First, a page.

New study shows toxic pesticides in Sukuma, tomatoes and corn in Kenya »Capital News
NAIROBI, Kenya June 13 – A recent study showed that corn, sukuma wiki and tomatoes grown in Kenya were grown using highly hazardous pesticides (HHP).
According to the World Health Organization, HHPs are dangerous to human health, animals and the environment. In many countries, HHPs are found in food, putting the health of consumers at risk. They are particularly dangerous for farmers and farm workers exposed to them.
Speaking at a public webinar on the state of pesticide use in Kenya, Dr Silke Bollmohr, toxicologist and senior scientist at EcoTrac Consulting, said Kenya’s staple food is not clean for consumption. This follows research conducted in collaboration with the Kenya Organic Agriculture Network (KOAN), which showed excessive use of HHP by Kenyan farmers in Kirinyaga, Murang’a, Machakos and Meru.
“A recent study we carried out in collaboration with KOAN showed that most farmers in Kirinyaga, Murang’a, Machakos and Meru use very dangerous pesticides on a massive scale on the most important crops in Kenya: maize, sukuma wiki, tomatoes. and cabbage, ”said Dr Silke Bollmohr.
“These HHPs are known to have been banned in the EU and more recently in the US, but are still available and sold in the Kenyan market,” she added.
According to Dr. Bollmohr, the pesticide Chlorpyrifos present in these vegetables is not registered for use in vegetables in the first place. Agrovet dealers, however, recommend this HHP pesticide for unsuspecting farmers. Chlorpyrifos is registered for use in 24 products. His presentation also showed pesticide residues in tomatoes and the sukuma wiki that far exceeded the recommended maximum residue levels (MRLs).
Edward Njaibu, a farmer from Rumuruti spoke about the challenges facing farmers on the ground. Multinational pesticide companies and agro-dealers have brainwashed farmers into relying excessively on chemical pesticides to protect their crops from pests. This practice makes farming expensive.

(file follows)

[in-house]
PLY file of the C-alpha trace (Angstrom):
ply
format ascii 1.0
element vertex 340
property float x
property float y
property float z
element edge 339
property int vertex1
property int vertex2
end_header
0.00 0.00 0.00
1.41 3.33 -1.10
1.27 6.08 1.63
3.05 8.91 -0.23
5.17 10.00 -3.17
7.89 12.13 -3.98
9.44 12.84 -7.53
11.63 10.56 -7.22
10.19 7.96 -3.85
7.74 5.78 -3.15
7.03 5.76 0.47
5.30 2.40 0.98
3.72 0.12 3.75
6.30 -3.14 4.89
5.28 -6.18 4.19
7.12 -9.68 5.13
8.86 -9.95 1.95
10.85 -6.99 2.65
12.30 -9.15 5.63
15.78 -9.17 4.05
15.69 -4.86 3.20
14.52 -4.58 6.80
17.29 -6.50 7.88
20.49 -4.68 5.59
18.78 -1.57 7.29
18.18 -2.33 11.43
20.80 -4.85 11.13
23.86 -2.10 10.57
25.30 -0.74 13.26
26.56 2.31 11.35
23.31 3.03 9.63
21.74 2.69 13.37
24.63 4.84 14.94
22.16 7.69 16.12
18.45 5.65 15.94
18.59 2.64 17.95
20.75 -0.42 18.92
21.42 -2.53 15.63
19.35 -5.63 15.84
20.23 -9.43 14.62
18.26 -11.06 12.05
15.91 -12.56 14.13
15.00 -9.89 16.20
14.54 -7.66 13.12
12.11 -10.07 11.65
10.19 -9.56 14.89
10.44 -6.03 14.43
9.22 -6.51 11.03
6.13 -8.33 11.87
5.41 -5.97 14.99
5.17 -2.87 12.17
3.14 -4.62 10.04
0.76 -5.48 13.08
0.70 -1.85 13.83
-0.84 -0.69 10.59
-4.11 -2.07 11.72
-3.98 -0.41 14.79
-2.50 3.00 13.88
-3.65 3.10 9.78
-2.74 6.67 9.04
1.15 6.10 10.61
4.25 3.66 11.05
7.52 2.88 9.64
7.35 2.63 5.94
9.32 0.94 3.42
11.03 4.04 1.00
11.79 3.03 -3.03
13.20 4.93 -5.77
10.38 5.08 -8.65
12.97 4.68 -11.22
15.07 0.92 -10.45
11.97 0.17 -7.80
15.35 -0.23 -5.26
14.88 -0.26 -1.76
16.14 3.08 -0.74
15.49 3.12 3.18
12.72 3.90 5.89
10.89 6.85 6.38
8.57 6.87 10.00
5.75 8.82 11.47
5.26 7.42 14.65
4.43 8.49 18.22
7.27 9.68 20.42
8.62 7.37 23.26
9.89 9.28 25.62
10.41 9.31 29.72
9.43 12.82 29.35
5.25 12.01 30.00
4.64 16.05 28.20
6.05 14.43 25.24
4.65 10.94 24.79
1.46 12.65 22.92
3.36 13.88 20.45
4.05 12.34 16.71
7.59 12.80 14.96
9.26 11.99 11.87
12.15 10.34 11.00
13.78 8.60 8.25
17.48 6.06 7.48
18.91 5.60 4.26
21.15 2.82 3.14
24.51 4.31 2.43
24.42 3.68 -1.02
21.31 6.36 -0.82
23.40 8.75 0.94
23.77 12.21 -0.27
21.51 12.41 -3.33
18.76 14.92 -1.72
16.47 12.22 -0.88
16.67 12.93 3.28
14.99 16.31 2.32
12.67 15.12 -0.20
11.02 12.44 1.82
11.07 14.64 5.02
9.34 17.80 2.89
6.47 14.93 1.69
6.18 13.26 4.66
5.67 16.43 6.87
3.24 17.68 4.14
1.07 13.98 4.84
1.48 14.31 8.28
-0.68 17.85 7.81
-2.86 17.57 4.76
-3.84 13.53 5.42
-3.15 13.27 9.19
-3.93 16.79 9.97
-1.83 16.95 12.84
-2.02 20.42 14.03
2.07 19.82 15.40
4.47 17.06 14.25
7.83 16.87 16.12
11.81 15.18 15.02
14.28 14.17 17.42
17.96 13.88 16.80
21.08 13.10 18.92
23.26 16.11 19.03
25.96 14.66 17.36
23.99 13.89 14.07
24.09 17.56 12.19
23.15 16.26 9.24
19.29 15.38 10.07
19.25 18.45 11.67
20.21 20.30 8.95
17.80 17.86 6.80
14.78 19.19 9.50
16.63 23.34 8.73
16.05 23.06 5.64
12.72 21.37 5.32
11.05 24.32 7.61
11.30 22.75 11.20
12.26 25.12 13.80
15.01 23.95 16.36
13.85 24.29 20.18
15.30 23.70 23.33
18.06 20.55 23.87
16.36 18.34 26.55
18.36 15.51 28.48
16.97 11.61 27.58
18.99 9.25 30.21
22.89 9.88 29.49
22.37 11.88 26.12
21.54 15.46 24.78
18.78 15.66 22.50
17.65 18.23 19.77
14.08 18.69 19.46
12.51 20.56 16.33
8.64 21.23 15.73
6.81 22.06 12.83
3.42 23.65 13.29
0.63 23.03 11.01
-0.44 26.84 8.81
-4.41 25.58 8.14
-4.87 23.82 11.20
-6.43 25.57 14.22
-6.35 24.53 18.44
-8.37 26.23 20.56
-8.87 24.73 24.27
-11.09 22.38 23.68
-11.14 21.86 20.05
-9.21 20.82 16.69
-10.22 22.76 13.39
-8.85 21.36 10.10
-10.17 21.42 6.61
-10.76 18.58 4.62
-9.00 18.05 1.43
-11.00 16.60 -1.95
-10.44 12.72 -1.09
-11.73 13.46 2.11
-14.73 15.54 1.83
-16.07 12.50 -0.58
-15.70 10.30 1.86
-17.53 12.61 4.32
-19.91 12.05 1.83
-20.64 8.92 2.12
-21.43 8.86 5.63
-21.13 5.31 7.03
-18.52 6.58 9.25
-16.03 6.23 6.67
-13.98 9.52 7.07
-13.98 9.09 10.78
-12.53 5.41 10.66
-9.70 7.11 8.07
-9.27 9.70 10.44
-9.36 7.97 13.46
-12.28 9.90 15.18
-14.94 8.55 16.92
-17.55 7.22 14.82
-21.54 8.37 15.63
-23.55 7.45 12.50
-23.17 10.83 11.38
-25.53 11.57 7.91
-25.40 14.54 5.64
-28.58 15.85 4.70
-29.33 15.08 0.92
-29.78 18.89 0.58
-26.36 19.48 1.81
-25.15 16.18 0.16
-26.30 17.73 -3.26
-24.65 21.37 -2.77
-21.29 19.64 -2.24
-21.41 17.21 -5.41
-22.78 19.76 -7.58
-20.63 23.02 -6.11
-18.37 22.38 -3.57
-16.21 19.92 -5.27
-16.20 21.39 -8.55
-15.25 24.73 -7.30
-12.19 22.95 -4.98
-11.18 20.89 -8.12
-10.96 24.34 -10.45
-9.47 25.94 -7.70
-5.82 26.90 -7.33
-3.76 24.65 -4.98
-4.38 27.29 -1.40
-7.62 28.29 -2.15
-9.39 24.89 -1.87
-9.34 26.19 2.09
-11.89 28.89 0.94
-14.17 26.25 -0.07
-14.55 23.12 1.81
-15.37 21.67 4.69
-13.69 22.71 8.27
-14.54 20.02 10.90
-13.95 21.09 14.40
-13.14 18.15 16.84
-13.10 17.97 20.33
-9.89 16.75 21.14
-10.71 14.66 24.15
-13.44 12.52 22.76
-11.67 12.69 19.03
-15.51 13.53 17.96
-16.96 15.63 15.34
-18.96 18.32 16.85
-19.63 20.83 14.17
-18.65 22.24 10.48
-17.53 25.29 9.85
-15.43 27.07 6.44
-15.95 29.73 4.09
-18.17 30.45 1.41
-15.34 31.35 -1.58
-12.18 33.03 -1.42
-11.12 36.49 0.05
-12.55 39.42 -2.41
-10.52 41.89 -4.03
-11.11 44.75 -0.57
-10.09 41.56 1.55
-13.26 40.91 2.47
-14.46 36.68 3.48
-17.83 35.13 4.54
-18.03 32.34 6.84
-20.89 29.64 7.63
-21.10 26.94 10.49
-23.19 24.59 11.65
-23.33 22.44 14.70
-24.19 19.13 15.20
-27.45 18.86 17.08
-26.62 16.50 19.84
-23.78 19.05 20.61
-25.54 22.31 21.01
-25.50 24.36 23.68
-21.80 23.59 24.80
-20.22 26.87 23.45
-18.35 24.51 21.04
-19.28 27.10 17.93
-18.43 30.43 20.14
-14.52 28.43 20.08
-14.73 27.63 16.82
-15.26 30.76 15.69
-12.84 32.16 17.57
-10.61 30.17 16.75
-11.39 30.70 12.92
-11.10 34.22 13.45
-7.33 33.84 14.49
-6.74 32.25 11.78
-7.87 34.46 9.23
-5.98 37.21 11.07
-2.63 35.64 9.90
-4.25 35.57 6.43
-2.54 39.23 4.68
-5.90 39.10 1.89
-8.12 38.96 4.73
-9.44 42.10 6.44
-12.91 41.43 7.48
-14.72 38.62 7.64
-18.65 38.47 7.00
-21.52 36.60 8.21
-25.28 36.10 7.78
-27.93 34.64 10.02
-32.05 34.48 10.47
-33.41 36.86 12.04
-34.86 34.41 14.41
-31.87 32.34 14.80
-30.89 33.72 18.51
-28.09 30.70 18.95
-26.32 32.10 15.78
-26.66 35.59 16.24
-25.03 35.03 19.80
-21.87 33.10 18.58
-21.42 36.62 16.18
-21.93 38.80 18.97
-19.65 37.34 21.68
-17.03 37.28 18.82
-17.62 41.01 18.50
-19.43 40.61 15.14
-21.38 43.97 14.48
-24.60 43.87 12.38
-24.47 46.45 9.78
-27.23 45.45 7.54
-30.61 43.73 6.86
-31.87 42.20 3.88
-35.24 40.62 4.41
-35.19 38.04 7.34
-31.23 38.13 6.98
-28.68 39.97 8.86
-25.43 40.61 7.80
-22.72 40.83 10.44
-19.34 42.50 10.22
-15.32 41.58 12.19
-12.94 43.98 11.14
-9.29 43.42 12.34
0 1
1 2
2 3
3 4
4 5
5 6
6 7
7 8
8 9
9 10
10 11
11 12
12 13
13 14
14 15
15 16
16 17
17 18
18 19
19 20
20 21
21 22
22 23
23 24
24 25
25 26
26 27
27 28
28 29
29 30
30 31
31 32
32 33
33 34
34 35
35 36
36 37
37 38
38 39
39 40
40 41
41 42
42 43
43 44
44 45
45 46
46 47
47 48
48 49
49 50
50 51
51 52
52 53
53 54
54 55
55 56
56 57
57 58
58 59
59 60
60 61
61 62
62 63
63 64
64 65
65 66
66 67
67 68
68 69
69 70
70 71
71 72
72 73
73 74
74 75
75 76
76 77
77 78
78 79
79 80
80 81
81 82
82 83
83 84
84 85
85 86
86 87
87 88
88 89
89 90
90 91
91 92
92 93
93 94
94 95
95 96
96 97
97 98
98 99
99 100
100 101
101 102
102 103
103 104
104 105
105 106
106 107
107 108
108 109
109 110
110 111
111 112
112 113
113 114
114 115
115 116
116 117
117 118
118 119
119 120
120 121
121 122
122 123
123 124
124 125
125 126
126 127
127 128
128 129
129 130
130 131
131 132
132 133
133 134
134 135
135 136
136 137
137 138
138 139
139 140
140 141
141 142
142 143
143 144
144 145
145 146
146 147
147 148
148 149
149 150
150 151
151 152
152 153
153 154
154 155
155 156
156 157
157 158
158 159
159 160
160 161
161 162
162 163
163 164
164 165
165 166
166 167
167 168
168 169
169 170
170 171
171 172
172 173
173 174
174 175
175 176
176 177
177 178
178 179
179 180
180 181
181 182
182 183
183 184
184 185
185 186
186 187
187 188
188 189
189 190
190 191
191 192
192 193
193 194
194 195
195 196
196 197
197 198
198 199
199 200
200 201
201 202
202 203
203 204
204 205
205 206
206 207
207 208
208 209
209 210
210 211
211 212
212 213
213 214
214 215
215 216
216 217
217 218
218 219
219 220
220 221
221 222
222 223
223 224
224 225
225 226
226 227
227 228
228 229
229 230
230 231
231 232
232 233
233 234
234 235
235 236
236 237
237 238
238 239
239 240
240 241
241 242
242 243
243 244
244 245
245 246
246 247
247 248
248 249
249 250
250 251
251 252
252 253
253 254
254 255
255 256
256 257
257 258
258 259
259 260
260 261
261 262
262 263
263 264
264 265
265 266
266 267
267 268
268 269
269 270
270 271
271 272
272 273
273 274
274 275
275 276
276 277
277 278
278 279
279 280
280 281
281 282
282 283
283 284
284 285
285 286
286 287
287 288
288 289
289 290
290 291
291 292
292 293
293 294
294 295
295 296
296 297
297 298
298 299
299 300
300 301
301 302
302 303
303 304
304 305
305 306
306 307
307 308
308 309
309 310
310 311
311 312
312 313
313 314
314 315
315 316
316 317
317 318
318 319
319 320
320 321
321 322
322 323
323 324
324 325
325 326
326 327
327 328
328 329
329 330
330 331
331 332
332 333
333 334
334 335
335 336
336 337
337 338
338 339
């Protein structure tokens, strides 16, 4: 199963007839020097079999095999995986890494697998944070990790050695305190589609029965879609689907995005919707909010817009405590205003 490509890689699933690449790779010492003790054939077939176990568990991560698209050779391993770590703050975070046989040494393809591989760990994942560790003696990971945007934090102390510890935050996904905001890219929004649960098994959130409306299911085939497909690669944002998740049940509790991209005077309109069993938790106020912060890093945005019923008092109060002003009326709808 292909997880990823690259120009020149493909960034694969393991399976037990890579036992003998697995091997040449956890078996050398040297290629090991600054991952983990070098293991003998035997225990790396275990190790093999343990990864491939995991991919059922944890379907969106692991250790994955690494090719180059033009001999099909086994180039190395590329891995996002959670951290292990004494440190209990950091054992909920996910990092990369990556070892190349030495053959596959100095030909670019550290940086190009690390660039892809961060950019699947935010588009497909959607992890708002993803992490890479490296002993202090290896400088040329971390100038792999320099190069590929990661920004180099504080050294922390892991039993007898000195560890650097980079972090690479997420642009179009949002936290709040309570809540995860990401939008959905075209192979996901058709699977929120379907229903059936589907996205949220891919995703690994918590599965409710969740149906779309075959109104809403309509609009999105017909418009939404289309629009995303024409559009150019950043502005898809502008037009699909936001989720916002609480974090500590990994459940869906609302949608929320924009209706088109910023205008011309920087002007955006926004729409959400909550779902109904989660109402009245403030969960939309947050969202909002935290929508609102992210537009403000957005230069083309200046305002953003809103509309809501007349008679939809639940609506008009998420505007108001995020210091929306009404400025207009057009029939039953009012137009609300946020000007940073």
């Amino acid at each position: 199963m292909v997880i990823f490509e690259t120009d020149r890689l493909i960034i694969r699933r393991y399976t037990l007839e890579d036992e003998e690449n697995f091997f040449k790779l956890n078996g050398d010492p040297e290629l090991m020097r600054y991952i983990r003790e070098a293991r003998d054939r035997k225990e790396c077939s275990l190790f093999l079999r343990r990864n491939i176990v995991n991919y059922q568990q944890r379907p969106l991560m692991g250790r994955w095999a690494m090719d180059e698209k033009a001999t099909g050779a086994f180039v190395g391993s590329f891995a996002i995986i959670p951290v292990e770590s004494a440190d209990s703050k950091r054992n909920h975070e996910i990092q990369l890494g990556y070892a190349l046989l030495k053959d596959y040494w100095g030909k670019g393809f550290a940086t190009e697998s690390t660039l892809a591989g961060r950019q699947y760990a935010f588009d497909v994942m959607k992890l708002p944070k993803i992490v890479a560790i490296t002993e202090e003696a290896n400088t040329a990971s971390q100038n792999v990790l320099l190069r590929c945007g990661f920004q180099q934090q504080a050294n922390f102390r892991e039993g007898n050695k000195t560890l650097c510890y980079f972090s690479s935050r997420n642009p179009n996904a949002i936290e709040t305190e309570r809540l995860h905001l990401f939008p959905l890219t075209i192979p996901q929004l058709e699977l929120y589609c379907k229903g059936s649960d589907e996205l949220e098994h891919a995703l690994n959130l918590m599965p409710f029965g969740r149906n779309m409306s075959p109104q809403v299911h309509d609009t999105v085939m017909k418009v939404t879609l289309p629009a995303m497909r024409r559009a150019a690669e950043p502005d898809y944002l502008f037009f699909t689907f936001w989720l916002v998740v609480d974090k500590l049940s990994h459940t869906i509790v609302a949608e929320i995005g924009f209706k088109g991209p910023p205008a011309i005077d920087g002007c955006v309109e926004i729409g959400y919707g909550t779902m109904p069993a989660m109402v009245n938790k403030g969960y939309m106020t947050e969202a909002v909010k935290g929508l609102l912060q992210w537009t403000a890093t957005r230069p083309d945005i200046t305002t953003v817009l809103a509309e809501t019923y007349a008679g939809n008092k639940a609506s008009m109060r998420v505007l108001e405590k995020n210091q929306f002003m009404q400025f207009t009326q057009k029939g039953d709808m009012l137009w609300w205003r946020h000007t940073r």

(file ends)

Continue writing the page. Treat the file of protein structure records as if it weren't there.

According to Njaibu, farmers have little or no information about safety guidelines for pesticide use, including the need for protective equipment while spraying. The misuse of these pesticides is also evident in the production of crops such as cabbages and tomatoes.
Denile Samuel, Labor Rights Coordinator, Women on Farms Project (WFP) in South Africa shared her experience working with women agricultural workers in South Africa. She explained that many women she works with are unaware of the various health problems brought on by exposure to toxic chemical pesticides due to lack of access to protective gear.
The webinar was hosted by the Route to Food Initiative (RTFI) with the aim of educating the public on the state of pesticides in the country as the world celebrates World Food Safety Day. This three-part public webinar series will feature different speakers, with the next taking place on June 14, 2021, featuring the Pest Control Products Board (PCPB), among others.
This year’s theme for World Food Safety Day, “Safe Food Today for a Healthy Future,” emphasizes that producing and consuming safe food has “immediate and long-term benefits for people, planet and economy ”. It also recognizes that the systemic links between the health of people, animals, plants, the environment and the economy will help us meet the needs of the future.